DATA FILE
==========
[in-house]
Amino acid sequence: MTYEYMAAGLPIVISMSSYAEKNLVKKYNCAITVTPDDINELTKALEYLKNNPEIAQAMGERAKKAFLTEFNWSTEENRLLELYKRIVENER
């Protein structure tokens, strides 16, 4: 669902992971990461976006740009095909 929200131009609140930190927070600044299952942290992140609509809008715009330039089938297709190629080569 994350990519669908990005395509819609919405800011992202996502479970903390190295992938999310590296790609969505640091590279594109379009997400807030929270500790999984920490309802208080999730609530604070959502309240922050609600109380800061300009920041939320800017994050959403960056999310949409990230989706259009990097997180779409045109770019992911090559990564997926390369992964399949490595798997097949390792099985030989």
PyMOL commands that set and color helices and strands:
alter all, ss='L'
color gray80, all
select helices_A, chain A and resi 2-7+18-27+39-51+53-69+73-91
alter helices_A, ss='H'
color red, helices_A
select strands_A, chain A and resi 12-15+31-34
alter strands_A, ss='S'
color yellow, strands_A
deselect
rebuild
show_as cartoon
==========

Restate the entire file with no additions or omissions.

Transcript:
[in-house]
Amino acid sequence: MTYEYMAAGLPIVISMSSYAEKNLVKKYNCAITVTPDDINELTKALEYLKNNPEIAQAMGERAKKAFLTEFNWSTEENRLLELYKRIVENER
């Protein structure tokens, strides 16, 4: 669902992971990461976006740009095909 929200131009609140930190927070600044299952942290992140609509809008715009330039089938297709190629080569 994350990519669908990005395509819609919405800011992202996502479970903390190295992938999310590296790609969505640091590279594109379009997400807030929270500790999984920490309802208080999730609530604070959502309240922050609600109380800061300009920041939320800017994050959403960056999310949409990230989706259009990097997180779409045109770019992911090559990564997926390369992964399949490595798997097949390792099985030989």
PyMOL commands that set and color helices and strands:
alter all, ss='L'
color gray80, all
select helices_A, chain A and resi 2-7+18-27+39-51+53-69+73-91
alter helices_A, ss='H'
color red, helices_A
select strands_A, chain A and resi 12-15+31-34
alter strands_A, ss='S'
color yellow, strands_A
deselect
rebuild
show_as cartoon